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  5. "Liisa, sinä olet hauska."

"Liisa, sinä olet hauska."

Translation:Liisa, you are funny.

June 30, 2020



So could "funny" here mean "peculiar", as it sometimes does in English, or in colloquial Finnish does "funny" strictly mean "displaying a sense of humor"?


No to both. Someone who is "hauska" is someone who is fun or funny ("hauska" can be either of those while "hassu" is exclusively funny) in no explicitly implied way. Could be because of their humour but could also be because of any other feature, except anything that could be considered a negative feature, since it is a rather positive adjective. The closest thing to a Finnish adjective about the odd kind of funny is "hullunkurinen", and the best translation for that is probably "zany". But often the odd kind of funny is best translated with words that explicitly mean "strange", such as "outo" or "kummallinen". For example "a funny taste in one's mouth" is "outo maku (jonkun) suussa" in Finnish.


So might hauska be defined as "cheerful, having a good sense of humor, enjoyable to be with"? A more general impression of "congenial, readily able to make one smile"?

I am finding Finnish word-concepts very different from the English I know. (I am a native English speaker, but from the US, where there are many different dialects.)


When it refers to a person, "enjoyable to be with" is pretty close I reckon. Though riding a motorcycle can also be hauskaa, as in fun, not funny, so there's not necessarily any humour involved in being hauska, although there often is.


Right. I think I have a sense of it now. Enjoyable; bringing pleasure.


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Was 'riding a motorcycle can be hauskaa' a typo or does the long a at the end change it somehow?


It's not a typo. Partitive case is required for adjectives in a predicative expression that modifies an activity.

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Mobile app isnt letting me reply to you guess i'll tak to myself and maybe youll hear it. Kittos (hope i pronunced that right), i foresee a lot of time on wickedpedia looking up new grammatical terms.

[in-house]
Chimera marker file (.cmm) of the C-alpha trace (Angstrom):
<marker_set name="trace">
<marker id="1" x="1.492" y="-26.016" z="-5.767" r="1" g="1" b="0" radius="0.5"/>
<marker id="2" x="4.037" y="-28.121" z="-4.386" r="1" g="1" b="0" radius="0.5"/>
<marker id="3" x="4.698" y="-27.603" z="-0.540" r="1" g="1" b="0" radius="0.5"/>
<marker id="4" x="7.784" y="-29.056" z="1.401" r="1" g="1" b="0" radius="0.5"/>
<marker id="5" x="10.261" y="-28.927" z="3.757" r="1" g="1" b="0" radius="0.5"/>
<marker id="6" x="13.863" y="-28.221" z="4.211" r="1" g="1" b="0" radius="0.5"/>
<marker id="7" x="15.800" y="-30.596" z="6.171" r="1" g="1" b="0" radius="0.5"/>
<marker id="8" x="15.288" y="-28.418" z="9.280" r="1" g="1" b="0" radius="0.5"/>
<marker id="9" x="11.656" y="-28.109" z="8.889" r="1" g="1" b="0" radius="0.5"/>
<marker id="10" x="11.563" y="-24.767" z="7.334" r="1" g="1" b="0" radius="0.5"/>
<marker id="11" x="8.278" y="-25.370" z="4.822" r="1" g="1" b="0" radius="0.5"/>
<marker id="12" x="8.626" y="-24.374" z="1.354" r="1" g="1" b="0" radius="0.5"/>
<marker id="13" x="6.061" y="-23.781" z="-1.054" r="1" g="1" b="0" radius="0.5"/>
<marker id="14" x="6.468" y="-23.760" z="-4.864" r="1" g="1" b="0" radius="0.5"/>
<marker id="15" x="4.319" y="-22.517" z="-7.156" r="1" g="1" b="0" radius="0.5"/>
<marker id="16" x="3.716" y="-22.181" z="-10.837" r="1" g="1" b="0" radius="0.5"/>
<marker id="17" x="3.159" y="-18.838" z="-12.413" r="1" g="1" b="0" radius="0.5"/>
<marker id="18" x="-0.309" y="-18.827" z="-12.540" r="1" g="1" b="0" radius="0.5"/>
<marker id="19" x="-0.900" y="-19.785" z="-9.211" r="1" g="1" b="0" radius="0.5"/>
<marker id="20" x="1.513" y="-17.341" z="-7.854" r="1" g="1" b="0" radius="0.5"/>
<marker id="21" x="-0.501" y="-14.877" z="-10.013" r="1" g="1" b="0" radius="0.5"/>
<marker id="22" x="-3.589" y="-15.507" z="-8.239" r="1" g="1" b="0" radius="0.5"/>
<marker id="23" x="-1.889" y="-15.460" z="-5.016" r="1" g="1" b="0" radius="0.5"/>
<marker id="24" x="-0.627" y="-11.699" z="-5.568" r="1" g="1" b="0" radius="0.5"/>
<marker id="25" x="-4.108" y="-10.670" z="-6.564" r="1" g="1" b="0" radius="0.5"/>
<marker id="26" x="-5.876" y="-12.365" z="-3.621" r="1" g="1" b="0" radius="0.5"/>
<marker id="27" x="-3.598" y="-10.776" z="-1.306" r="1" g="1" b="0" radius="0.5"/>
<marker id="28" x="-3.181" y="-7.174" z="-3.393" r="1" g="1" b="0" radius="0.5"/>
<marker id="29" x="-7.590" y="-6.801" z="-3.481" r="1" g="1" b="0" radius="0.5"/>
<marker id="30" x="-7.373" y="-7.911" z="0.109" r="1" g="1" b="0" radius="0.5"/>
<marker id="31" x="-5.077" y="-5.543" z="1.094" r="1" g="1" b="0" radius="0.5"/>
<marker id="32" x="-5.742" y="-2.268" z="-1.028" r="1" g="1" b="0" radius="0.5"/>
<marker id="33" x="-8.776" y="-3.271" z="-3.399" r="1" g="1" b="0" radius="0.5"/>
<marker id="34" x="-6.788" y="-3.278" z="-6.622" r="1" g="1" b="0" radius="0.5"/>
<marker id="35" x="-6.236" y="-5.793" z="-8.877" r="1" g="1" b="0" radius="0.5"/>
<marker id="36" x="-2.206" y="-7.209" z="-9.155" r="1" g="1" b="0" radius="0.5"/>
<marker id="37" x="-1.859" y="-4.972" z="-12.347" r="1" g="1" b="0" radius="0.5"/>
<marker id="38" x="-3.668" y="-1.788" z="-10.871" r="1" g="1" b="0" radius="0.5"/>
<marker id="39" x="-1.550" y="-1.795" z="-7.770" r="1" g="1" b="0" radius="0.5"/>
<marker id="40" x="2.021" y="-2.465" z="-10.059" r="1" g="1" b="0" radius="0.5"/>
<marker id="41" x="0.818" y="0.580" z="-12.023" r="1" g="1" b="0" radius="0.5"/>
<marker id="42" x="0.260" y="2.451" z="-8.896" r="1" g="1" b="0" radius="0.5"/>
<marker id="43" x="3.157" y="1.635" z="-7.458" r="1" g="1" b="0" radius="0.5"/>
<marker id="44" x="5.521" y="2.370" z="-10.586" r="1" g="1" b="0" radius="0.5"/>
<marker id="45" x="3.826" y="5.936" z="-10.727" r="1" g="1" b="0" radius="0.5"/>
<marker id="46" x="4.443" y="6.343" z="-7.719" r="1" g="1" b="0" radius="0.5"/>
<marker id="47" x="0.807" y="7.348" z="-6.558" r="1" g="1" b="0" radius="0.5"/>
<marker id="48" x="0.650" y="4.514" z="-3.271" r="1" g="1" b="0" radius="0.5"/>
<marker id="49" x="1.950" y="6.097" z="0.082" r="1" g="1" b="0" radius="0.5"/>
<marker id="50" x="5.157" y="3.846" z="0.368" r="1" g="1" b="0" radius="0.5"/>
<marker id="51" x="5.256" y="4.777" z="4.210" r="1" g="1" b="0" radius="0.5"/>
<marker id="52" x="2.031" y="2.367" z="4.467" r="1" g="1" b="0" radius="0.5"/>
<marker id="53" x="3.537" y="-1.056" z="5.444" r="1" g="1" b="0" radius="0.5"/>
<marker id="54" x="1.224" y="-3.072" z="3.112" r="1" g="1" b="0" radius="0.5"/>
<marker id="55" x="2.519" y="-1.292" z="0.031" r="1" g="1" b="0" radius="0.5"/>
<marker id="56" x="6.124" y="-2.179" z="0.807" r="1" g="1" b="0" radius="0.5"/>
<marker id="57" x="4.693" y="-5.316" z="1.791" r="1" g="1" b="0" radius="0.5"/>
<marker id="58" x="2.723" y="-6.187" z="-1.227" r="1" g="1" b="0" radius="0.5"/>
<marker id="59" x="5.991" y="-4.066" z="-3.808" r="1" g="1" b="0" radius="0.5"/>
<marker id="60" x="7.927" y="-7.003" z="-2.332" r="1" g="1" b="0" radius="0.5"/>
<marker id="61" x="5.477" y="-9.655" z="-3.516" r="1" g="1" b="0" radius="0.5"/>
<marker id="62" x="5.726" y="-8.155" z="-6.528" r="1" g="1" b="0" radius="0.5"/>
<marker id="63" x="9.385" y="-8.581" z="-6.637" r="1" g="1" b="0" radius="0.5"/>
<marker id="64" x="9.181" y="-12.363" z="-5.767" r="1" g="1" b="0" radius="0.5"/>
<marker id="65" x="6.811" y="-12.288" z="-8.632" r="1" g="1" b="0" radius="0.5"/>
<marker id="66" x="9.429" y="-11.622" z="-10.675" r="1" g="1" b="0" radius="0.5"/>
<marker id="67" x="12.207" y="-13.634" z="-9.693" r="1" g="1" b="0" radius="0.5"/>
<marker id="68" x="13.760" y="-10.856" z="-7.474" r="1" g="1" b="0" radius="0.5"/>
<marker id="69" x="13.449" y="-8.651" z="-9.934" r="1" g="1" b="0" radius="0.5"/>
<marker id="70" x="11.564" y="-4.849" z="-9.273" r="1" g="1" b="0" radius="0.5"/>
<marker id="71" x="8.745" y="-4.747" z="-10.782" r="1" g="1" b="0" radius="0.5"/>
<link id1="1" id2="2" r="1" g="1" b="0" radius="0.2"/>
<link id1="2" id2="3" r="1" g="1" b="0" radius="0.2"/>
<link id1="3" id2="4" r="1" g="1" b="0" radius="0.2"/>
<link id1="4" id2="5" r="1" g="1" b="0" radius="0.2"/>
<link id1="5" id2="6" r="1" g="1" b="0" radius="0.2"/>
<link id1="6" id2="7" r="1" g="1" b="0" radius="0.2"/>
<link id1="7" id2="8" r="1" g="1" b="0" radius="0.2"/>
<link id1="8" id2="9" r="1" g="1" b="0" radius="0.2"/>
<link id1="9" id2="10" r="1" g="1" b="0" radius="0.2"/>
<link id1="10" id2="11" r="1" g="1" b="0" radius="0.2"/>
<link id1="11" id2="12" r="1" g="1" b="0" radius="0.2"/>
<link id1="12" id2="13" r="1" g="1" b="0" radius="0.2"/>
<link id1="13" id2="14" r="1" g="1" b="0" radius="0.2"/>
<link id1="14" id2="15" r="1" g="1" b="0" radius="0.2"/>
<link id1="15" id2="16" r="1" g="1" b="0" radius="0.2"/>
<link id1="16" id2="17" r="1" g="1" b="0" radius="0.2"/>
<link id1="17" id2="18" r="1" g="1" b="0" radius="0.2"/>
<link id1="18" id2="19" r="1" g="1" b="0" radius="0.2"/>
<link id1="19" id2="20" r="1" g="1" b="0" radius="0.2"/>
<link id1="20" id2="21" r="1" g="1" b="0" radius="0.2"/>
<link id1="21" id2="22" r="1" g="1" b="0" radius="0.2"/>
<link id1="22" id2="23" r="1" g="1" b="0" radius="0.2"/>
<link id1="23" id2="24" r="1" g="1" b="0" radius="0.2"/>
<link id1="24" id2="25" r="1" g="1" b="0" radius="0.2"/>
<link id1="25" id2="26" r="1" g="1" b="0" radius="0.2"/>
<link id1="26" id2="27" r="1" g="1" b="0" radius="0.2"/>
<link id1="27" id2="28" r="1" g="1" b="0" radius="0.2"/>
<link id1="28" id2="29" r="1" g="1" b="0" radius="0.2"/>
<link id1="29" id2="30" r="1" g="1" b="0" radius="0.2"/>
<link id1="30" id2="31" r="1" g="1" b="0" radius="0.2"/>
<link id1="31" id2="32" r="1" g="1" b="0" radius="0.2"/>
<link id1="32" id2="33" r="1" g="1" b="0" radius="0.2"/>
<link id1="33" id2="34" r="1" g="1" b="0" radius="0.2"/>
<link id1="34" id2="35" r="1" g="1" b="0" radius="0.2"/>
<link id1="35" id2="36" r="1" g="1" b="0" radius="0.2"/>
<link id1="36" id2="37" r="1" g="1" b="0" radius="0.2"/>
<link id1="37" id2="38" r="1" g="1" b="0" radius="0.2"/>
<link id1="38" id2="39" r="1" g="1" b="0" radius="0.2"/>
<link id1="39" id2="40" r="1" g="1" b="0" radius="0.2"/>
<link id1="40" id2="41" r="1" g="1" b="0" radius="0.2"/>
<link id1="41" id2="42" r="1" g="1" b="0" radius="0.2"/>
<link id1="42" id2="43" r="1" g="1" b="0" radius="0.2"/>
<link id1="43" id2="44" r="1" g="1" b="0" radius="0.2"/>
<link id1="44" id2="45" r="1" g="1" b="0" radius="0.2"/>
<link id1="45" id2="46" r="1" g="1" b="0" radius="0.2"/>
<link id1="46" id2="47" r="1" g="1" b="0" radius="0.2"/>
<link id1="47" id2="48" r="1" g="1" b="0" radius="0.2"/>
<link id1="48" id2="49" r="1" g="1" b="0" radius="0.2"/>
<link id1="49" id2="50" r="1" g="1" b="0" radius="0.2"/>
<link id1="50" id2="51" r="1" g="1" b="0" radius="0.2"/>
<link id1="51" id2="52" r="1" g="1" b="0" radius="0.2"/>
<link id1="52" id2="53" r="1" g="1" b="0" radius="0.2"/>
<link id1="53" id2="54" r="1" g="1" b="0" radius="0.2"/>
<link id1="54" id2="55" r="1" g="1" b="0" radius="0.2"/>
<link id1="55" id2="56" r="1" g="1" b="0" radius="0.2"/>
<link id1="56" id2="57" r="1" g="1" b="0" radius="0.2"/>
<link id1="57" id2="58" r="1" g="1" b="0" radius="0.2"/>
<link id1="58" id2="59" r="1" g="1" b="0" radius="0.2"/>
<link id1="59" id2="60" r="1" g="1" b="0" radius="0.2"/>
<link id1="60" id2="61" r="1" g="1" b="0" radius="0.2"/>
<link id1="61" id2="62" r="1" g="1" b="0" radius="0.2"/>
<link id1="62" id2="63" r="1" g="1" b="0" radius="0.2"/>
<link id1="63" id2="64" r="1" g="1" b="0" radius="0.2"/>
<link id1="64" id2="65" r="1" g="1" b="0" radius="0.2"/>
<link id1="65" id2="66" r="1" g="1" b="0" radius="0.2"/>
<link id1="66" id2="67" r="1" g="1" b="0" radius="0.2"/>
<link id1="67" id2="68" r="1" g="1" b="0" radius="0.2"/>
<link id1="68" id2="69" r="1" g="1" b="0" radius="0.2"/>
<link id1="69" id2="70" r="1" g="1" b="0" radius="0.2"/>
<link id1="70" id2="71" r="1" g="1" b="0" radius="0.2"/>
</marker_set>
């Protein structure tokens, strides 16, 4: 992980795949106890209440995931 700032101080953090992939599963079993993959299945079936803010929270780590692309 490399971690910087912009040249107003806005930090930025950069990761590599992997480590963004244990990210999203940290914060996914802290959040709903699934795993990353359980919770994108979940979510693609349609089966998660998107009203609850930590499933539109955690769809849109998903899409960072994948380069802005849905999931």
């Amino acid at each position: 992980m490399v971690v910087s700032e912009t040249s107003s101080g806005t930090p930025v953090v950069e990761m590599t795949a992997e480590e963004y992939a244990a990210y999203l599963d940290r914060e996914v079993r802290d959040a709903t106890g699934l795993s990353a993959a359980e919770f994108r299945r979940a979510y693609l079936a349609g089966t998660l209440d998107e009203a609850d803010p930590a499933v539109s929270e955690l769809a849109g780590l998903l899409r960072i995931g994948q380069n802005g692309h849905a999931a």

I translated the name to Lisa and its wrong


You're not supposted to translate the names, that's why


At least my attempts at learning Japanese have helped me distinguish vowel length more easily.


Thanks for the comments and answers!

I remember having learnt introductions in Finnish using the phrase "hauska tutustua" as a equivalent of nice to meet you, so I thought hauska here might mean fun in the sense of an enjoyable personality?

Shouldn't Duolingo change this sentence then? As "you are funny" sounds a bit more like a person who likes cracking jokes all the time. Just genuinely curious :)


If translated literally "hauska tutustua" becomes "fun to get to know (you)". You can also hear people say "hauska tavata" which would be "fun to meet (you)". So "hauska" here refers to the act of meeting, not to personalities. It's fun to do something, in this case to meet a person. :)

If someone described another person as "hauska", I would certainly think that that person makes others laugh by sharing hilarious anecdotes, telling jokes etc.


What's the difference between on and olet?


"On" is present tense 3rd person singular and "olet" is present tense 2nd person singular.


It literally says "nice" as a possible translation, but marks it as wrong


I spelt Liisa wrong as Lisa and it checked it off as wrong. I thought duoling would correct tiny mistakes but still count it as corrext?


Liisa corrected by spellchek to Lisa and should be accepted as correct answer...


Why is: "Liisa, you are nice" considered a wrong translation here?

From other comments I gather that "hauska" means "nice to be around and likely to make you smile". And "nice" is one of the two suggested translations for "hauska".


Hauska means nice only in the sentence Hauska tutustua - Nice to meet you. Elsewhere it has the meaning of funny or fun.

When used about people, nice is usually translated as mukava.


Liisa is from Goodfellas

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